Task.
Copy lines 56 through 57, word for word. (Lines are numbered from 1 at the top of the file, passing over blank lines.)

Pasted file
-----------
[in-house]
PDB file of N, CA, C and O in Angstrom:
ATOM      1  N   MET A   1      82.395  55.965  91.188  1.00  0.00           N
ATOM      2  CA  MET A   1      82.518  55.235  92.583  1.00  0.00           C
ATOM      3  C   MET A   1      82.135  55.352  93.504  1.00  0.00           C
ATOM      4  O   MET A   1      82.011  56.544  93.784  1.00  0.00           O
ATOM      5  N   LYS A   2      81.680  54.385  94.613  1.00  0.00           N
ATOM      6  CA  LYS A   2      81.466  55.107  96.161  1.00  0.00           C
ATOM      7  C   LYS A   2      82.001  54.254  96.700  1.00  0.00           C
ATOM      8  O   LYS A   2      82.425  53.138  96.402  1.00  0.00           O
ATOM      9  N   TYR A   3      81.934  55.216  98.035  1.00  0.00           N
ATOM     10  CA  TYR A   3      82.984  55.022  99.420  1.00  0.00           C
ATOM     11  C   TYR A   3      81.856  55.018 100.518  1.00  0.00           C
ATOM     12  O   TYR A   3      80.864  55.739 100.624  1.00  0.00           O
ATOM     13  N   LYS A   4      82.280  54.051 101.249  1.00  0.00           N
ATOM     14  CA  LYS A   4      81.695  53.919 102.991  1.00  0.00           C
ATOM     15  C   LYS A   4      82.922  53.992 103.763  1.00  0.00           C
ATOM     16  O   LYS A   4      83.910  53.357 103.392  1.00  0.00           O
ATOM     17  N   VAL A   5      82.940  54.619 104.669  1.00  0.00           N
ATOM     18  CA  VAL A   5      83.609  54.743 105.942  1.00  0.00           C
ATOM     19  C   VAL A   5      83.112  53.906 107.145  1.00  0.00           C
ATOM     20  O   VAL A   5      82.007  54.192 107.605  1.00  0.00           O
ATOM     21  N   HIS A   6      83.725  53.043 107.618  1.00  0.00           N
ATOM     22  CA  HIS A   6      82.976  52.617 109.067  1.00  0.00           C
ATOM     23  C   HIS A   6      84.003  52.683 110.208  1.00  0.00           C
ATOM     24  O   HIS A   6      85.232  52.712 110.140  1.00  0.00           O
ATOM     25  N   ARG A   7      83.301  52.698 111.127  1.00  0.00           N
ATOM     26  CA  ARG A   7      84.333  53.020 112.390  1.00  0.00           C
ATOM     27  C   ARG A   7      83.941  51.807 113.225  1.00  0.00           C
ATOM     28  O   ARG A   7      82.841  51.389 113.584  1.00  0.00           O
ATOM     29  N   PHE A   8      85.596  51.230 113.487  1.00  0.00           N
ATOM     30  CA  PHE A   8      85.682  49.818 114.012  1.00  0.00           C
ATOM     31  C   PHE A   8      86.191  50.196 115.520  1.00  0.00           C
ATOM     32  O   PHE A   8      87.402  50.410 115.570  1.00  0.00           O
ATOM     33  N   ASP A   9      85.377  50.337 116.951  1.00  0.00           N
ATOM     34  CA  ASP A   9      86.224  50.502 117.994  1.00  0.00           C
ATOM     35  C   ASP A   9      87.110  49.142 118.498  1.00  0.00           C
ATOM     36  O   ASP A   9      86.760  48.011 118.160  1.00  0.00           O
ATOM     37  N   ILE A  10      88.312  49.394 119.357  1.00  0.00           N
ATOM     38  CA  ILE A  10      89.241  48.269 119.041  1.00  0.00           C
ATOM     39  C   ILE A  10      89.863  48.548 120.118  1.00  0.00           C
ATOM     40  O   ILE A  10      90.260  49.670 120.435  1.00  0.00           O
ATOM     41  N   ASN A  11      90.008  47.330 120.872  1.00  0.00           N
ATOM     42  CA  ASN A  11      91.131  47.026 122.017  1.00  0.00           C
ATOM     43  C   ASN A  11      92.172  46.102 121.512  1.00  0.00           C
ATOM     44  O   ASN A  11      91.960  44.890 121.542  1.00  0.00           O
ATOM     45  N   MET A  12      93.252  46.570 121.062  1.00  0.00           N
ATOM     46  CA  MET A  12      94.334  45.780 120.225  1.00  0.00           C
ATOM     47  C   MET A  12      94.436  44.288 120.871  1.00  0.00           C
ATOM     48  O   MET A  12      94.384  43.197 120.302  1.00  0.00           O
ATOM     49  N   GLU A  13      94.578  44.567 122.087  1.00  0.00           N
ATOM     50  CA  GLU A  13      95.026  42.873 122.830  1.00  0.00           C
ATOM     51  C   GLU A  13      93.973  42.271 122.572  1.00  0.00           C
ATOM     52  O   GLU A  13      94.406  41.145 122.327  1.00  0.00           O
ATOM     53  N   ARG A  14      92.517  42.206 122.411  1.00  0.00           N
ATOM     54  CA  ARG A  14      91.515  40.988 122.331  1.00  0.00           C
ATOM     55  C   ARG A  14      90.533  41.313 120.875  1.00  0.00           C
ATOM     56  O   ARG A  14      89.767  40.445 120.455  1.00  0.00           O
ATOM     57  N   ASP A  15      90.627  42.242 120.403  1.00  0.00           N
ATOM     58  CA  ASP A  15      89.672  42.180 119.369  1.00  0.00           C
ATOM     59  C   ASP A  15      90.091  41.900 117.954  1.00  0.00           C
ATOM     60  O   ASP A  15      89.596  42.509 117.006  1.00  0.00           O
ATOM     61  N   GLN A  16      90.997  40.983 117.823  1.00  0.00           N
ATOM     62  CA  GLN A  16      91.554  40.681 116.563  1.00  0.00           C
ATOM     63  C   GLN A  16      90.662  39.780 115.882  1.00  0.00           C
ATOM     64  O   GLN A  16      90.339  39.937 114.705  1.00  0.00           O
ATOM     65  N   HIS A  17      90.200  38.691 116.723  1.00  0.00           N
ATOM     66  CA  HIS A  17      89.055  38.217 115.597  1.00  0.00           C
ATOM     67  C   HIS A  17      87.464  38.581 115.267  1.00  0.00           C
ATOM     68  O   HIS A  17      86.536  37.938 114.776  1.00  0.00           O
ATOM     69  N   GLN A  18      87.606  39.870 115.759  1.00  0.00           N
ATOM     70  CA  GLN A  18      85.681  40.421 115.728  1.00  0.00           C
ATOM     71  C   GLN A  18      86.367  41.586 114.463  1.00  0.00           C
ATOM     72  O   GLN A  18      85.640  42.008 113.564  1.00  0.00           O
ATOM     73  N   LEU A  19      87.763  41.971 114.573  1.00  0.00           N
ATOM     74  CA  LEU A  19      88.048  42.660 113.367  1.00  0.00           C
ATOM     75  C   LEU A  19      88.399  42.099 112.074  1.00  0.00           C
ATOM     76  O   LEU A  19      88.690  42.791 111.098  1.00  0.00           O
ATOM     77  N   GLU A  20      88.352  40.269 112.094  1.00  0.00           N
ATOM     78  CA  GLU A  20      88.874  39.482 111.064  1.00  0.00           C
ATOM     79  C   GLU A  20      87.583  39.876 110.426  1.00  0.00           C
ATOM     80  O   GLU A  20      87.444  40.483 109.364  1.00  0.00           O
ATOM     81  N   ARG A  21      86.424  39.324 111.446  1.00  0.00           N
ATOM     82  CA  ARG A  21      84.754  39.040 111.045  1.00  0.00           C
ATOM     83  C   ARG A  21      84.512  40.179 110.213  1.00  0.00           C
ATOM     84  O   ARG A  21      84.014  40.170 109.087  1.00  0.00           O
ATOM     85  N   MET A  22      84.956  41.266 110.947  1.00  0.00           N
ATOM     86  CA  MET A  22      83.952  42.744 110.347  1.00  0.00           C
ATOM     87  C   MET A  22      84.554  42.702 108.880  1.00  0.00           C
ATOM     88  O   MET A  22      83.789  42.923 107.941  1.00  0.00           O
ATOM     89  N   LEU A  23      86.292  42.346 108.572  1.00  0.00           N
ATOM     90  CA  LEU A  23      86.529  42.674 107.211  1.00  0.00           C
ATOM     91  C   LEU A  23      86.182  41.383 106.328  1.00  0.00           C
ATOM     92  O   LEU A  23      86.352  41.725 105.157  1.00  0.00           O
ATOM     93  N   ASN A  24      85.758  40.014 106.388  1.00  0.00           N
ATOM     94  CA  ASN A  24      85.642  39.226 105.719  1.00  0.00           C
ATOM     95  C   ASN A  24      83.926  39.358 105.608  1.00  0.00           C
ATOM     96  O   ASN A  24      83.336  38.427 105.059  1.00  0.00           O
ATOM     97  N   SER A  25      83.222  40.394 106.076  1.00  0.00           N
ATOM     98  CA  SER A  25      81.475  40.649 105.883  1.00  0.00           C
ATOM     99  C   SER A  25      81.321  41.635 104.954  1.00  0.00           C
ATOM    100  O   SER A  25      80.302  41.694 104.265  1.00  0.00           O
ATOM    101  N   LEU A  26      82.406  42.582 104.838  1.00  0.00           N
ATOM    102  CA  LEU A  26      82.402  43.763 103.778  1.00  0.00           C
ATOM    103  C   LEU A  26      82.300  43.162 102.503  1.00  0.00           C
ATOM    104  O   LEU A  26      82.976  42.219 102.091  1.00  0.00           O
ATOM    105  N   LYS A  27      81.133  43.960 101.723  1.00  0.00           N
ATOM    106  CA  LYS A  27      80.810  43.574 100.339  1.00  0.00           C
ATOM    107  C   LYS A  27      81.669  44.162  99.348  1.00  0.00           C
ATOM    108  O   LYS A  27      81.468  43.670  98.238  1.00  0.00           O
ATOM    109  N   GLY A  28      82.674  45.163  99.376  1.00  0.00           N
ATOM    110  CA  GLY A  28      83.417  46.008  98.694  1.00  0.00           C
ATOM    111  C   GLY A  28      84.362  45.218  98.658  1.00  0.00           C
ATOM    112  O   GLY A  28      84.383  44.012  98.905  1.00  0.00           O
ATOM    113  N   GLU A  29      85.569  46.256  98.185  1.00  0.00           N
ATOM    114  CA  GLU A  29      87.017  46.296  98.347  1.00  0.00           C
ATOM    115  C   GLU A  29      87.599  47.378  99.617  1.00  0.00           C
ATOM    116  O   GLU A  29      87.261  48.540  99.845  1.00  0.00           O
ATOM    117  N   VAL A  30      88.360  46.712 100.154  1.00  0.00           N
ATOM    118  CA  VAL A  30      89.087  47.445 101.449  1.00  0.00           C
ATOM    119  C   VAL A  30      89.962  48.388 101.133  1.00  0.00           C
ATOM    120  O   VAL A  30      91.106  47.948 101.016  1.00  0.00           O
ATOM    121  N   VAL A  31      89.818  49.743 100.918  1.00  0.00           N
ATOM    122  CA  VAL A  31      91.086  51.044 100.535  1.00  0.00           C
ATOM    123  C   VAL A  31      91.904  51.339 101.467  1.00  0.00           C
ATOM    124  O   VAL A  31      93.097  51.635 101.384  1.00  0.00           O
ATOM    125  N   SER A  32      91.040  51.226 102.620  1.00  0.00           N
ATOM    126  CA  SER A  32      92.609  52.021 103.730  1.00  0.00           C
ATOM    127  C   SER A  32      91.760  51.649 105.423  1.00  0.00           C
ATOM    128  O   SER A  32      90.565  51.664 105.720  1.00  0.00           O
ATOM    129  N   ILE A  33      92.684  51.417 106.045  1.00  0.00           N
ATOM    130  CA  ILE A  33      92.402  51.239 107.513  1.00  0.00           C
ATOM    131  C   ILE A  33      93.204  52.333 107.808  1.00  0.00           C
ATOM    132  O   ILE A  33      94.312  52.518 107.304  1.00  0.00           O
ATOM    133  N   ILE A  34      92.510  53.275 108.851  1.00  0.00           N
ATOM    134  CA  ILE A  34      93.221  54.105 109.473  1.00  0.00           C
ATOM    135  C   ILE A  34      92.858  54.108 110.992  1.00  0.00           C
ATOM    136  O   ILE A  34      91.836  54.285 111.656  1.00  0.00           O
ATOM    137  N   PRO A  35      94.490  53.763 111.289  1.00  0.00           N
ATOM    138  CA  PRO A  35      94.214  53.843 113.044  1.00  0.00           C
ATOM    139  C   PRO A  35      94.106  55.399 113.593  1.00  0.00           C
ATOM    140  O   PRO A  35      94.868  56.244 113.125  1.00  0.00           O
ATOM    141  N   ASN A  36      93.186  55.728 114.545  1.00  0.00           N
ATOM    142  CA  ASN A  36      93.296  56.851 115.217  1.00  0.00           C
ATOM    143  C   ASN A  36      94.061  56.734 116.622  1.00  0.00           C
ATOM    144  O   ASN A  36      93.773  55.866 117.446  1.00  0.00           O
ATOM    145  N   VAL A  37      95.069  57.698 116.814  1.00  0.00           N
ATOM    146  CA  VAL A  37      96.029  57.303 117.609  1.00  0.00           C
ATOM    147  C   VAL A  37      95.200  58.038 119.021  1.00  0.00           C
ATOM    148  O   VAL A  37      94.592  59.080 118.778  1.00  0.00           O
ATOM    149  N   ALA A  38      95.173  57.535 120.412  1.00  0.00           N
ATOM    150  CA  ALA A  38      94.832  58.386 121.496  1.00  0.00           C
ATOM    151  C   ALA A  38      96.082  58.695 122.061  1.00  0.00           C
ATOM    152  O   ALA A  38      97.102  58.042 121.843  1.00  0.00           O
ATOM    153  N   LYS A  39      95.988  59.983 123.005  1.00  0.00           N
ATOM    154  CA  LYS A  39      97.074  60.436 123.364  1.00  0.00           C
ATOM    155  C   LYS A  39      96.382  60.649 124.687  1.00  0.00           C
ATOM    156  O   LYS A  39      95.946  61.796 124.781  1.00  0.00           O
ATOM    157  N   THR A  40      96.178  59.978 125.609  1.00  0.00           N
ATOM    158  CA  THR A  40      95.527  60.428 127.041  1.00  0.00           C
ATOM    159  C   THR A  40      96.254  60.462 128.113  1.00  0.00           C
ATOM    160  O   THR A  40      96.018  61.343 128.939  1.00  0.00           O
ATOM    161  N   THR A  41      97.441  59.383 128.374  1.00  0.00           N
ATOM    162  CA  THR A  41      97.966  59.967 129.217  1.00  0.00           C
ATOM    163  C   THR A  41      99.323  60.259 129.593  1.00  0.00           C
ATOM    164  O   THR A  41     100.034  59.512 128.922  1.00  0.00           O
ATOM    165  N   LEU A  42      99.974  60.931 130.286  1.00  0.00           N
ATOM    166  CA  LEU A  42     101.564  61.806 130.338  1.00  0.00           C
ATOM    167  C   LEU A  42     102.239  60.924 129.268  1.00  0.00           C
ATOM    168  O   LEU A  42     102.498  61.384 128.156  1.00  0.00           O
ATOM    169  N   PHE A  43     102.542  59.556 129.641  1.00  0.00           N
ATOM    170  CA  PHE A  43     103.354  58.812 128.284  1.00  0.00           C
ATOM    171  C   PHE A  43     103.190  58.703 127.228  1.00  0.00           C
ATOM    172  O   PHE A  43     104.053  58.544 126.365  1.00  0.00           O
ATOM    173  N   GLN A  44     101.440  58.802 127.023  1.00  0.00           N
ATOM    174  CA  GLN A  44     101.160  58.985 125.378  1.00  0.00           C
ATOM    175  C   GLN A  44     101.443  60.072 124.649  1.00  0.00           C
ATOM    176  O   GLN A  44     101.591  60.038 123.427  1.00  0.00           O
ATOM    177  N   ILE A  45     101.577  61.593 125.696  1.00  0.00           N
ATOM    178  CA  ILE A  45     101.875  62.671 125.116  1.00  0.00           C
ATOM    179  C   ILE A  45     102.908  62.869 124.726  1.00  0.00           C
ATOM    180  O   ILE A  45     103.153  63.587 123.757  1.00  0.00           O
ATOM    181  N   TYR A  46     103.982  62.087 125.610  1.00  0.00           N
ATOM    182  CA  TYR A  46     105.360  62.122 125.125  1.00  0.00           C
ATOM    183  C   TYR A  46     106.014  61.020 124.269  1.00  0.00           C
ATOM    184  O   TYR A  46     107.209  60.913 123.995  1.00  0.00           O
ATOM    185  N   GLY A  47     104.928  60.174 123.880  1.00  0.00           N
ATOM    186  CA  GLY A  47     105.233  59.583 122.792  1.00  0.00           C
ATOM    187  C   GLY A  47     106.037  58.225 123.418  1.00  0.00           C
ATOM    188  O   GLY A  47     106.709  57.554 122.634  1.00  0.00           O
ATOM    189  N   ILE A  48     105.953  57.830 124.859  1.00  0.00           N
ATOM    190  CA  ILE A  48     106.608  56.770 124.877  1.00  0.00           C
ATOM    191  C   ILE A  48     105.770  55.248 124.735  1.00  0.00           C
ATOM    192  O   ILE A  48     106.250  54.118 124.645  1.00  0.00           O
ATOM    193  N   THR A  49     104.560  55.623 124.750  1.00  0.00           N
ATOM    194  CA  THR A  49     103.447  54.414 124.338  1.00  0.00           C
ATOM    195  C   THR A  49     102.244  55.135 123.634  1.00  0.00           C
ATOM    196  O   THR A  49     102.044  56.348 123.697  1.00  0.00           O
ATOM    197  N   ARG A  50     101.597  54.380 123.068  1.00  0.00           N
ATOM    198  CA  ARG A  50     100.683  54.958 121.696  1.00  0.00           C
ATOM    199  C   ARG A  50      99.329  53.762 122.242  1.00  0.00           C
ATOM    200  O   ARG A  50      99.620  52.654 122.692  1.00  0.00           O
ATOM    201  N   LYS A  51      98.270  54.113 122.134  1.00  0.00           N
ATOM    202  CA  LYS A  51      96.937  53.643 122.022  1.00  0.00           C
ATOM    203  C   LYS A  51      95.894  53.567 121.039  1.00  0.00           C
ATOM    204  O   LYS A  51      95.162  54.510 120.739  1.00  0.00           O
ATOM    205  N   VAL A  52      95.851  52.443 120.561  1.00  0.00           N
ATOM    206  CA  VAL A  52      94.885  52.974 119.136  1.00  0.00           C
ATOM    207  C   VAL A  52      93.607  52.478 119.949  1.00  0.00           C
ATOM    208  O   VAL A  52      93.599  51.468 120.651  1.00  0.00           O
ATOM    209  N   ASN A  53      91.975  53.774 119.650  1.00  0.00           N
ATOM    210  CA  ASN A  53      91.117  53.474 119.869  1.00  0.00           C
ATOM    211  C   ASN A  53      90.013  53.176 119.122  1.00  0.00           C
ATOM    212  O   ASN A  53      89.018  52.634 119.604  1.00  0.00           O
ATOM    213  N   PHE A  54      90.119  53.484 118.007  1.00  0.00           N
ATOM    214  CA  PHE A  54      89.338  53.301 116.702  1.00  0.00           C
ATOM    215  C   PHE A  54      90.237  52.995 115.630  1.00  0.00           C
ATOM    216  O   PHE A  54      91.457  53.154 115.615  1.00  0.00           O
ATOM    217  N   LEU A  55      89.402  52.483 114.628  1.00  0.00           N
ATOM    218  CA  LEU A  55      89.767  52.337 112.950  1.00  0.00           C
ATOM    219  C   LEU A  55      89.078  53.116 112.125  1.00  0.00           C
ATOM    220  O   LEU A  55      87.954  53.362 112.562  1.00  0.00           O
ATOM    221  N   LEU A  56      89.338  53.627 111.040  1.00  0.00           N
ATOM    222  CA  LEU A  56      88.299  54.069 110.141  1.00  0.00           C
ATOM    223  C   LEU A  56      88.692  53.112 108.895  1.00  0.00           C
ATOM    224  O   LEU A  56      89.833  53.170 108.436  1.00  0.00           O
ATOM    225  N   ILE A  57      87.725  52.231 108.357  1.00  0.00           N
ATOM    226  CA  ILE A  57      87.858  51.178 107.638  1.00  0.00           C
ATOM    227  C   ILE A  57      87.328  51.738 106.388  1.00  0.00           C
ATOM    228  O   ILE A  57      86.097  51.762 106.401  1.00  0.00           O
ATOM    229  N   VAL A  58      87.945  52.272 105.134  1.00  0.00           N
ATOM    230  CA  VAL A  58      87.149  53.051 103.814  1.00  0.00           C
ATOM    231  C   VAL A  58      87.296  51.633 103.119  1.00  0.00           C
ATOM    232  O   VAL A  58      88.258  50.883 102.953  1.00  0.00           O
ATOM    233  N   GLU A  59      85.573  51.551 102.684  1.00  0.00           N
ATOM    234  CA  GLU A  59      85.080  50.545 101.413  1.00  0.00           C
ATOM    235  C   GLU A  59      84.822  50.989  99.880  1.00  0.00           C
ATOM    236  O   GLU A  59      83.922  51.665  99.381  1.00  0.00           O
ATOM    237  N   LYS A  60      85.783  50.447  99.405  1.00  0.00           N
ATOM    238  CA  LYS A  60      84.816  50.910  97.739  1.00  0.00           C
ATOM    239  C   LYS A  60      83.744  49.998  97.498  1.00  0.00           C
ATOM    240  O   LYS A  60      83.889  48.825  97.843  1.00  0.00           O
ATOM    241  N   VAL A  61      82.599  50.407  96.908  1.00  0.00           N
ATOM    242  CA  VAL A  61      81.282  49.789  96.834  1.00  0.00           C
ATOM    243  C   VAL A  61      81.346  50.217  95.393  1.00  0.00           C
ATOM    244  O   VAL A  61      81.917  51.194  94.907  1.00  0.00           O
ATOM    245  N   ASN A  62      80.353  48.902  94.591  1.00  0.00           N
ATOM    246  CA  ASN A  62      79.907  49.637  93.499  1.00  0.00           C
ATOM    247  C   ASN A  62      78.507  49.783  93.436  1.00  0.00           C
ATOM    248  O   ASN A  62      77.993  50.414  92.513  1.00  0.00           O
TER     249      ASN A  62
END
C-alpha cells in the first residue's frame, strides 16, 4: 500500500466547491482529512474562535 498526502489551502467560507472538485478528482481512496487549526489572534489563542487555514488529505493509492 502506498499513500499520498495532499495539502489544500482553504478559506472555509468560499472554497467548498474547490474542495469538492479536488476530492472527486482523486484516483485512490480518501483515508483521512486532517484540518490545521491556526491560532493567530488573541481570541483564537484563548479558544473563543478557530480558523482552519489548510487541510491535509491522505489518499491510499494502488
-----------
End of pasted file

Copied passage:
ATOM     54  CA  ARG A  14      91.515  40.988 122.331  1.00  0.00           C
ATOM     55  C   ARG A  14      90.533  41.313 120.875  1.00  0.00           C